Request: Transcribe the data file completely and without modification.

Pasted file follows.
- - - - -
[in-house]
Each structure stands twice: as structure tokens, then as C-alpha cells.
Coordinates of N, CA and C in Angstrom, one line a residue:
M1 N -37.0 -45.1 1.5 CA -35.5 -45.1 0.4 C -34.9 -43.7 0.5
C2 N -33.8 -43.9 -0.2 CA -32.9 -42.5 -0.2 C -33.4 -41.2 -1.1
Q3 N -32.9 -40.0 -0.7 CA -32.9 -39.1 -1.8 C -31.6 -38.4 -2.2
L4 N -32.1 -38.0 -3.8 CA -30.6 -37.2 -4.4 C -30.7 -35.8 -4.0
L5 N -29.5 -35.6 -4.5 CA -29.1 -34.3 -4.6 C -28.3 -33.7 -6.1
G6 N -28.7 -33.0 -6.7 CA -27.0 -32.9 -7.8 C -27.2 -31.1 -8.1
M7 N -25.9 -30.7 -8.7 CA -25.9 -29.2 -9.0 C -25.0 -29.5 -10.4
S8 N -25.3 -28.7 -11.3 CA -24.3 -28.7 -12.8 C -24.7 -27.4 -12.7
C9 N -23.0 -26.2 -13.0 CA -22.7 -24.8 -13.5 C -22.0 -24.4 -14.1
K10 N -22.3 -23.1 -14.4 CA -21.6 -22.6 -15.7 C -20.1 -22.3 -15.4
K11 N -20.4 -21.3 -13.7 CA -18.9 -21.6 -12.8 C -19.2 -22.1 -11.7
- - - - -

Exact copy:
[in-house]
Each structure stands twice: as structure tokens, then as C-alpha cells.
Coordinates of N, CA and C in Angstrom, one line a residue:
M1 N -37.0 -45.1 1.5 CA -35.5 -45.1 0.4 C -34.9 -43.7 0.5
C2 N -33.8 -43.9 -0.2 CA -32.9 -42.5 -0.2 C -33.4 -41.2 -1.1
Q3 N -32.9 -40.0 -0.7 CA -32.9 -39.1 -1.8 C -31.6 -38.4 -2.2
L4 N -32.1 -38.0 -3.8 CA -30.6 -37.2 -4.4 C -30.7 -35.8 -4.0
L5 N -29.5 -35.6 -4.5 CA -29.1 -34.3 -4.6 C -28.3 -33.7 -6.1
G6 N -28.7 -33.0 -6.7 CA -27.0 -32.9 -7.8 C -27.2 -31.1 -8.1
M7 N -25.9 -30.7 -8.7 CA -25.9 -29.2 -9.0 C -25.0 -29.5 -10.4
S8 N -25.3 -28.7 -11.3 CA -24.3 -28.7 -12.8 C -24.7 -27.4 -12.7
C9 N -23.0 -26.2 -13.0 CA -22.7 -24.8 -13.5 C -22.0 -24.4 -14.1
K10 N -22.3 -23.1 -14.4 CA -21.6 -22.6 -15.7 C -20.1 -22.3 -15.4
K11 N -20.4 -21.3 -13.7 CA -18.9 -21.6 -12.8 C -19.2 -22.1 -11.7